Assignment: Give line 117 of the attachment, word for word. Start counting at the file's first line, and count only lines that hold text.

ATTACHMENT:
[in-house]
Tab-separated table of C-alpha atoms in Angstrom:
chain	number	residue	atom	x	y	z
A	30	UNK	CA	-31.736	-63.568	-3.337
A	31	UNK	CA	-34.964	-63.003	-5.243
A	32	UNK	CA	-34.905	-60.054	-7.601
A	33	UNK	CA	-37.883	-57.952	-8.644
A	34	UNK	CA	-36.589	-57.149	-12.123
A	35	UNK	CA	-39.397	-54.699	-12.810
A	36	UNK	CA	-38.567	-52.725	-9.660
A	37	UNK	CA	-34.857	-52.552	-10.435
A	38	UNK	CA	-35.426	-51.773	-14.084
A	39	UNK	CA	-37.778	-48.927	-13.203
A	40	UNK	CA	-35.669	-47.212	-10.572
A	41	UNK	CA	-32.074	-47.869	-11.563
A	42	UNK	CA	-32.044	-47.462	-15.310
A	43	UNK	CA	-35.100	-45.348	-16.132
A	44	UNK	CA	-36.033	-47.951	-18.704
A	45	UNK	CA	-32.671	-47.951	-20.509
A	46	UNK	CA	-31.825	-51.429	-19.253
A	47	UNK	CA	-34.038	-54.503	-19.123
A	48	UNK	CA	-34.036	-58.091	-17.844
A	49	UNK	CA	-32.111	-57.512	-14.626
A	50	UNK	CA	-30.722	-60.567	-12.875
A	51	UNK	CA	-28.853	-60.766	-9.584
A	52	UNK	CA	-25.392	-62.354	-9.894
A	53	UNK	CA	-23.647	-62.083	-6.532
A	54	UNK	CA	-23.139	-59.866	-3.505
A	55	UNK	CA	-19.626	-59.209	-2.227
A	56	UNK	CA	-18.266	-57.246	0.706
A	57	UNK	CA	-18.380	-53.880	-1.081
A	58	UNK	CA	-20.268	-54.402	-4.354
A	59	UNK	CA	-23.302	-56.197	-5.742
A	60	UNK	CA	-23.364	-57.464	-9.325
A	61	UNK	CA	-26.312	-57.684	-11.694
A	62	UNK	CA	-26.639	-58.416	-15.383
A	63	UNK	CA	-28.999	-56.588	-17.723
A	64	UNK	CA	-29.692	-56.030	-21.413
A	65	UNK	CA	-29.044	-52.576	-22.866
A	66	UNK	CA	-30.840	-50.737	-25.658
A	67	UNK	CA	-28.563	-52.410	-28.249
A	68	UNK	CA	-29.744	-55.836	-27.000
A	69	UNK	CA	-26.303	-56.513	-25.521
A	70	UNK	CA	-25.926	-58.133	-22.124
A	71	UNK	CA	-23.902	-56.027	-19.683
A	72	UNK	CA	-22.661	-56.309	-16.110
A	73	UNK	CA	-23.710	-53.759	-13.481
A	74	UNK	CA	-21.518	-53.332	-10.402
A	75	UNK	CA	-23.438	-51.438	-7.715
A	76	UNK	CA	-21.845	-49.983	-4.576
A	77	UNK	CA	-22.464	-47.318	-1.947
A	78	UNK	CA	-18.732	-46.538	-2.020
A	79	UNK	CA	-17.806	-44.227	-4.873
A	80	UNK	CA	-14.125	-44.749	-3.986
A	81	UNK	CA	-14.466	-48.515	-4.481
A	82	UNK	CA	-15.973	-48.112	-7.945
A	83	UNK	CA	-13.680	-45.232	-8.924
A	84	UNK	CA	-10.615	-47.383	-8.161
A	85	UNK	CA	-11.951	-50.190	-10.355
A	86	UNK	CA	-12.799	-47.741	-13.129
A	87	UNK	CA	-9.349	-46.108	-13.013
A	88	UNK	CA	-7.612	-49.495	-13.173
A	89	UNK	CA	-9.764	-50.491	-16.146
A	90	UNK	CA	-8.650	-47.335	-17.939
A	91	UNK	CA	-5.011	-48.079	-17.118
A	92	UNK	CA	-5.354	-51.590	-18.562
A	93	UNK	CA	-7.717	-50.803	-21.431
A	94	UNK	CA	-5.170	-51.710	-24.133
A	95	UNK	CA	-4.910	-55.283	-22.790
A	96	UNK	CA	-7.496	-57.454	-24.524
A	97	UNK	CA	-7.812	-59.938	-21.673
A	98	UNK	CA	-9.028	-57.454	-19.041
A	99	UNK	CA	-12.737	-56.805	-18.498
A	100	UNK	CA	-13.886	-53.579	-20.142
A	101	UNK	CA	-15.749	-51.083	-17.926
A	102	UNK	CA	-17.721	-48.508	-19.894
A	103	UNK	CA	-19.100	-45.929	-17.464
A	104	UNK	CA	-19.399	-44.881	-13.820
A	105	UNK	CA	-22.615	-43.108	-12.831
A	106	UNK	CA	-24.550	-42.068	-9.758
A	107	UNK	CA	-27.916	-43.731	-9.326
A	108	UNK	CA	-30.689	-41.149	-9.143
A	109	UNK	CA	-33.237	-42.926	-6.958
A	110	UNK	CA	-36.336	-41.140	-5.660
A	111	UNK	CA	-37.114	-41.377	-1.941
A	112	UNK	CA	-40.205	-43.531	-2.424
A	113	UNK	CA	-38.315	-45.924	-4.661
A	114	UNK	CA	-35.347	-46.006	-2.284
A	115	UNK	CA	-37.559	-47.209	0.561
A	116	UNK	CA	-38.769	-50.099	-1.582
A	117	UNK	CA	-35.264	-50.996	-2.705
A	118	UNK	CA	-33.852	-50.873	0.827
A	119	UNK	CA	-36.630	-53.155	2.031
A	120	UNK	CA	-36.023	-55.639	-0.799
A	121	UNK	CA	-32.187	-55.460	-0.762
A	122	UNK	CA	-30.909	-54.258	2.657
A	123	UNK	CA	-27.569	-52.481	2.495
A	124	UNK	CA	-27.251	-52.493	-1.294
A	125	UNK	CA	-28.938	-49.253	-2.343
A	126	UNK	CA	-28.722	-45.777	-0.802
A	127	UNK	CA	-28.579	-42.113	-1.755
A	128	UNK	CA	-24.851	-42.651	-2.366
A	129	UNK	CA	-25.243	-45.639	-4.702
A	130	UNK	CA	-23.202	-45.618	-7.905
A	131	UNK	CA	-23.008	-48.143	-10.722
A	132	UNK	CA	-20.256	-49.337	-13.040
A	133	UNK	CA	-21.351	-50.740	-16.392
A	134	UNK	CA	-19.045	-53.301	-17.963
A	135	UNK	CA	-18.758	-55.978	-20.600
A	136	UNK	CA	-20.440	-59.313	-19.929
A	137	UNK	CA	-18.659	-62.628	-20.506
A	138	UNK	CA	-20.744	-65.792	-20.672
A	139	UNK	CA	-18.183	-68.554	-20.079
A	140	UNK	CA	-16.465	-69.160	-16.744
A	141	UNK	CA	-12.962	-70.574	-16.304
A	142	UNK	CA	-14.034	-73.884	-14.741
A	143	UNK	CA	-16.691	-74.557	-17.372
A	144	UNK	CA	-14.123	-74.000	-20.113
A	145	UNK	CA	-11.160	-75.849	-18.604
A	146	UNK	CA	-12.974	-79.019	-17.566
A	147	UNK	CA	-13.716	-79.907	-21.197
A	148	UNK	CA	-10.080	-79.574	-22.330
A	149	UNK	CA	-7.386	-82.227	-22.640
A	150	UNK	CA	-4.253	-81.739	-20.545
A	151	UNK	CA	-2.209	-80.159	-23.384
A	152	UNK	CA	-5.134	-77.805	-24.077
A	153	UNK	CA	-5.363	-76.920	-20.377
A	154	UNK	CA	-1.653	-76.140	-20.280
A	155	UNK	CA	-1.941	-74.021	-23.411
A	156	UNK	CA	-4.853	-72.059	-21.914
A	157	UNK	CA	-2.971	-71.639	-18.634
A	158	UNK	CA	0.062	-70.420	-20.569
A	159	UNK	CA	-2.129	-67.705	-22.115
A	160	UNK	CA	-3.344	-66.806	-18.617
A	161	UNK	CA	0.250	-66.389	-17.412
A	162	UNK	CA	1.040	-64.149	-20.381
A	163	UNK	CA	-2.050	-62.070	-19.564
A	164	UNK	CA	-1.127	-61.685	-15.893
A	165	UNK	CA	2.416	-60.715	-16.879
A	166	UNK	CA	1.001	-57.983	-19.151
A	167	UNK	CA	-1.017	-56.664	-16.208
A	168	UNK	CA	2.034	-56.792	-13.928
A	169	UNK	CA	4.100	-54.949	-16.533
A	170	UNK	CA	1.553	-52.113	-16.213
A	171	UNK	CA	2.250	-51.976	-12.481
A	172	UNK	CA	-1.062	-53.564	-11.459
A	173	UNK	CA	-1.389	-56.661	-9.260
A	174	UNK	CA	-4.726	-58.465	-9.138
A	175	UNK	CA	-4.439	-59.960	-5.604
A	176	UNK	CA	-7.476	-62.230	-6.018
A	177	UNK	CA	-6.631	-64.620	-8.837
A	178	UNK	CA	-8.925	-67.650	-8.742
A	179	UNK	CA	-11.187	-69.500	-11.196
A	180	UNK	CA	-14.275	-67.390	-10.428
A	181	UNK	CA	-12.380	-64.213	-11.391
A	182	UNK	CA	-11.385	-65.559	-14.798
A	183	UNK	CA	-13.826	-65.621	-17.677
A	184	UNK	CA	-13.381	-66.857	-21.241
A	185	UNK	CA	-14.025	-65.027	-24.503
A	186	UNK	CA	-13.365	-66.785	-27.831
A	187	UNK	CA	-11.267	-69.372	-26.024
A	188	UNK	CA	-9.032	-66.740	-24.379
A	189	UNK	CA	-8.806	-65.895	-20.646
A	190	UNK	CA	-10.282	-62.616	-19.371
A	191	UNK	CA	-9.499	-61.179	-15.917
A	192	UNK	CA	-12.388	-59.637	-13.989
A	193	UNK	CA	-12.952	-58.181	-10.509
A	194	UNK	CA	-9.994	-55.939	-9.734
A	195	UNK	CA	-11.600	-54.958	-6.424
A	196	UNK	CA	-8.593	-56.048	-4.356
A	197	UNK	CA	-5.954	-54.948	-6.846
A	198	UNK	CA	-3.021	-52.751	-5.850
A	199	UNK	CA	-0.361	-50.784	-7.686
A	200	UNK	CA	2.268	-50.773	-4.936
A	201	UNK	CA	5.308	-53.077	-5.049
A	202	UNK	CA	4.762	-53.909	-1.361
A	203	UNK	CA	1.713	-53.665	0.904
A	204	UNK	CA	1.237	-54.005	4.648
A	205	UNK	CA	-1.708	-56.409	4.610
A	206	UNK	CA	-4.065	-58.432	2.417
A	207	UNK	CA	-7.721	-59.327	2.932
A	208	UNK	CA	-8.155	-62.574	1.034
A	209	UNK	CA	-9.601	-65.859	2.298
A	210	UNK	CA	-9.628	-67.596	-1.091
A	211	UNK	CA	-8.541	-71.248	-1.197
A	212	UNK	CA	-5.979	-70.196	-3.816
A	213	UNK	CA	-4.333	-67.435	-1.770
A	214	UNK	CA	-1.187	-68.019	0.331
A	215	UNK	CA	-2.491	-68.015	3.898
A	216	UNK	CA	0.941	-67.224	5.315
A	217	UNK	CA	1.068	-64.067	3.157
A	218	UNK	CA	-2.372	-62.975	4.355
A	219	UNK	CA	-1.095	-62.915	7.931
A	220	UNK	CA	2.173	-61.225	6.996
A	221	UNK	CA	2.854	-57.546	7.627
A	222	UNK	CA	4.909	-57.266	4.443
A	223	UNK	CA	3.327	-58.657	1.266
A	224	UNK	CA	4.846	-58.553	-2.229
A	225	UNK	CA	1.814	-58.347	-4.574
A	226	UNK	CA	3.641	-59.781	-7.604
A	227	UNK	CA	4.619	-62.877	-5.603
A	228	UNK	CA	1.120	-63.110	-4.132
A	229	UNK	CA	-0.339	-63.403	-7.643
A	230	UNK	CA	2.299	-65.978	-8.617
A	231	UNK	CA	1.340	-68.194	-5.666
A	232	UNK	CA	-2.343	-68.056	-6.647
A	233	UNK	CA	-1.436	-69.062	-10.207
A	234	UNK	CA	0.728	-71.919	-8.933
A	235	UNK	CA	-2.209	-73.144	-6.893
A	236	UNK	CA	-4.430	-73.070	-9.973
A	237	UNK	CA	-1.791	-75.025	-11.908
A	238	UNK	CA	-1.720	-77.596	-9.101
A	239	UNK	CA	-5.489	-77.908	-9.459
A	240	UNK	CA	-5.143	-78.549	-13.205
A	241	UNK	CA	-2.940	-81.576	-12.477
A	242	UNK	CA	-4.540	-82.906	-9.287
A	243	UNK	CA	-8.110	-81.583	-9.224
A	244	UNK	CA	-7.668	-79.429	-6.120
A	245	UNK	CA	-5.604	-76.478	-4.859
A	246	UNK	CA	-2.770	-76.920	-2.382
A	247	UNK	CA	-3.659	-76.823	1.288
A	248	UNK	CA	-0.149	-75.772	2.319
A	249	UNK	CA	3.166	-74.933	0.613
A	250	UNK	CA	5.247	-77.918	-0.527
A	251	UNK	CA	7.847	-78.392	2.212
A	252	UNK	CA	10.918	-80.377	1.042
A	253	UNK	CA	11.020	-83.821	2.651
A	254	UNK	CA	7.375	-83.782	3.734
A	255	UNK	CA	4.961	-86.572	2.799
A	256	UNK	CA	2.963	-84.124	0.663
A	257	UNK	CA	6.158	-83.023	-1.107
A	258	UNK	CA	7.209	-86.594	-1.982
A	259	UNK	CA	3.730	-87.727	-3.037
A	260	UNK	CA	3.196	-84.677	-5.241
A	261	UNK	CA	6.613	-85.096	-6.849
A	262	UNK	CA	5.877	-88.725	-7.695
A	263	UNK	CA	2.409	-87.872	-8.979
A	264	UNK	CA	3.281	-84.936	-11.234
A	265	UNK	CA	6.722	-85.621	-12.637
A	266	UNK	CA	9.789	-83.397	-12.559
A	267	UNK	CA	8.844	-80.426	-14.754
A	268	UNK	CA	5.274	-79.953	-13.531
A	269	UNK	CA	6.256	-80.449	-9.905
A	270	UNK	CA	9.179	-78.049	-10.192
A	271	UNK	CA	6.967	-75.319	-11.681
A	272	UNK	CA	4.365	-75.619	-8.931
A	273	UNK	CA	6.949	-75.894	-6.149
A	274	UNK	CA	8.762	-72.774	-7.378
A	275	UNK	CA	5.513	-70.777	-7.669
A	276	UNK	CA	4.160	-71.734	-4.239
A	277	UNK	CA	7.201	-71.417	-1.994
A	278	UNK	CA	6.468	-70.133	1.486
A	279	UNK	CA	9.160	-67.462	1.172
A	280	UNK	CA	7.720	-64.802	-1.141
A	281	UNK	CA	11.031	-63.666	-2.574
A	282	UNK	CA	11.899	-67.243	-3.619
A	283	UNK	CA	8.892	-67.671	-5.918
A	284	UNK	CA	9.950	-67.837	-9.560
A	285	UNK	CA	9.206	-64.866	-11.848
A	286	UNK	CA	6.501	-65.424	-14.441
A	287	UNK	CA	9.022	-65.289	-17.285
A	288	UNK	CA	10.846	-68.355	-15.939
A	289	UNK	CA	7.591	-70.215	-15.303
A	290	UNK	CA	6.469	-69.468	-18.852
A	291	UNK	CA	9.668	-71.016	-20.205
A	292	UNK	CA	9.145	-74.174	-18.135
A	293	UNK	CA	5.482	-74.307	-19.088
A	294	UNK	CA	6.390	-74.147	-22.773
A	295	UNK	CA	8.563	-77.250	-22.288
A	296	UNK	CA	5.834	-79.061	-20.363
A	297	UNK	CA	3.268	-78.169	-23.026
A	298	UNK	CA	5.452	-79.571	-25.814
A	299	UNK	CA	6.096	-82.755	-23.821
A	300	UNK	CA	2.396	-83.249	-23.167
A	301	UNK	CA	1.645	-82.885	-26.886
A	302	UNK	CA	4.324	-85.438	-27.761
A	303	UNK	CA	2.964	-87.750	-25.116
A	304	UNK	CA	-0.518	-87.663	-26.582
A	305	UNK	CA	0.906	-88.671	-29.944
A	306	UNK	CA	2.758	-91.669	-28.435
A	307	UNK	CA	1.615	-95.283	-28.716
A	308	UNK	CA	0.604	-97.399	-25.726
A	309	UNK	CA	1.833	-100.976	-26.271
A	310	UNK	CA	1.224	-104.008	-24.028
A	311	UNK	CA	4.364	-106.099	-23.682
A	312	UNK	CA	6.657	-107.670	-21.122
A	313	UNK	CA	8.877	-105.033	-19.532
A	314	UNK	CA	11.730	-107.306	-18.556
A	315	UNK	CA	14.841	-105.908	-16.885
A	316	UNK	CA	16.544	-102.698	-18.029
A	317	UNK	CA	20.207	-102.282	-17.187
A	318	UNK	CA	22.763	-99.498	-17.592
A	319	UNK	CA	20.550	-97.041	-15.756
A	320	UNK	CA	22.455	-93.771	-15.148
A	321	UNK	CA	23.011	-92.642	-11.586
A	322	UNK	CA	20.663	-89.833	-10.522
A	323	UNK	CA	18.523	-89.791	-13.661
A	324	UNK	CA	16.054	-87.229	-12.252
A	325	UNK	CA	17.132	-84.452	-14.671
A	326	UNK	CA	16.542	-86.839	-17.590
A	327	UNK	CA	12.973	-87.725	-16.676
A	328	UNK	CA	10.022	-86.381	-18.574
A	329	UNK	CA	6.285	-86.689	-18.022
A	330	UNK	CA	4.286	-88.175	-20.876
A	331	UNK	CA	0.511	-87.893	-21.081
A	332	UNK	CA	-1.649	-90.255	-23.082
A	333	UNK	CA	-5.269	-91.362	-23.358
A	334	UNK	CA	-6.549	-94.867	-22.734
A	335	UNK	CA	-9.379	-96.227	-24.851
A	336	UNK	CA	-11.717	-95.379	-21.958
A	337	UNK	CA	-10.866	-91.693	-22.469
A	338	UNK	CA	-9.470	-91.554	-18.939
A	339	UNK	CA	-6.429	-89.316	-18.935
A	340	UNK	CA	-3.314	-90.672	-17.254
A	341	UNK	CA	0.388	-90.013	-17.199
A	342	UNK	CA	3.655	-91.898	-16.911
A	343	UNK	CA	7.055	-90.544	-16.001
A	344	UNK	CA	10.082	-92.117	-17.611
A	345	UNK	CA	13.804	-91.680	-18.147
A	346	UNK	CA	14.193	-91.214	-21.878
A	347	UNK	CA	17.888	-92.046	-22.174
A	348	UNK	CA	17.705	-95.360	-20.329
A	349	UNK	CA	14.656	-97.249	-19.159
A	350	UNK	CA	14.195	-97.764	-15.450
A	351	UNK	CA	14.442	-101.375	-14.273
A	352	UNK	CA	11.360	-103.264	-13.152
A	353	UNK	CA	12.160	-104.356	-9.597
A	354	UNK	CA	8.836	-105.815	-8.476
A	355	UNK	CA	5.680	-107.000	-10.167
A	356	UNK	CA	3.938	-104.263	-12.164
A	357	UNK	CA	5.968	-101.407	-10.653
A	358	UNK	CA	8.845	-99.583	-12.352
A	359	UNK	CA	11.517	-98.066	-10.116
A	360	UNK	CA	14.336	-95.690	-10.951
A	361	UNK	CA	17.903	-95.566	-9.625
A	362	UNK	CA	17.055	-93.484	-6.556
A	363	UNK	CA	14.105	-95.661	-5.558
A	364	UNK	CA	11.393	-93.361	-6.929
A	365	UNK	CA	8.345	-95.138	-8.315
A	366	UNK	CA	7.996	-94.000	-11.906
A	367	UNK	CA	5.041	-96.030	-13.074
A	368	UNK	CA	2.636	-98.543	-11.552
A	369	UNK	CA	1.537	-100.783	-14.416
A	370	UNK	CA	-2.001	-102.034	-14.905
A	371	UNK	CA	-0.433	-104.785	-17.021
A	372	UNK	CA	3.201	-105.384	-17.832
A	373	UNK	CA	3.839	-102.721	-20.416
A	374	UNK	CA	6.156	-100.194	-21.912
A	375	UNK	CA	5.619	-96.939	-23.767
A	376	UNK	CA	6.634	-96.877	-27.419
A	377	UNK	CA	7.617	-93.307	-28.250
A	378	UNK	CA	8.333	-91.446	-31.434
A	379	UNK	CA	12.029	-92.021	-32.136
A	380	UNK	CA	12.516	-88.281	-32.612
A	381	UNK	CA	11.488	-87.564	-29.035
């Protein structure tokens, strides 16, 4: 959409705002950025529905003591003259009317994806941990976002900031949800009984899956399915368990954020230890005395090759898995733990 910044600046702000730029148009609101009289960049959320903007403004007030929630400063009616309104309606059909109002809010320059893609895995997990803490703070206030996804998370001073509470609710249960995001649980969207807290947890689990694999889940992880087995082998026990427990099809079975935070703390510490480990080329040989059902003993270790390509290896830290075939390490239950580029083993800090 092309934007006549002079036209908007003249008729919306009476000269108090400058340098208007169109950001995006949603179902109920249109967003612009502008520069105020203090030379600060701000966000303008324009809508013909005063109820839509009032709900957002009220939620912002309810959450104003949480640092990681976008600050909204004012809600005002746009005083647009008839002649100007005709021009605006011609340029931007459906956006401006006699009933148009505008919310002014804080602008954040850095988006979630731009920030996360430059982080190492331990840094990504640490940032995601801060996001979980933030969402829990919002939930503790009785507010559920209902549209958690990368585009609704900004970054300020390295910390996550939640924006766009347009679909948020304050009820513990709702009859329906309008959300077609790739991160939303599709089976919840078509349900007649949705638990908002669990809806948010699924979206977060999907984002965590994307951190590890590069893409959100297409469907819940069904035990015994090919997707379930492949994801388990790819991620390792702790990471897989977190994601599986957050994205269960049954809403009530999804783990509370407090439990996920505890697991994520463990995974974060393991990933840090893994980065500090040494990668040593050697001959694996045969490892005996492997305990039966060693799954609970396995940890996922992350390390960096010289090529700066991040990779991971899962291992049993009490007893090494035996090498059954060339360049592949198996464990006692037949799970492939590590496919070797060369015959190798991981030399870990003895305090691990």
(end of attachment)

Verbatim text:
A	143	UNK	CA	-16.691	-74.557	-17.372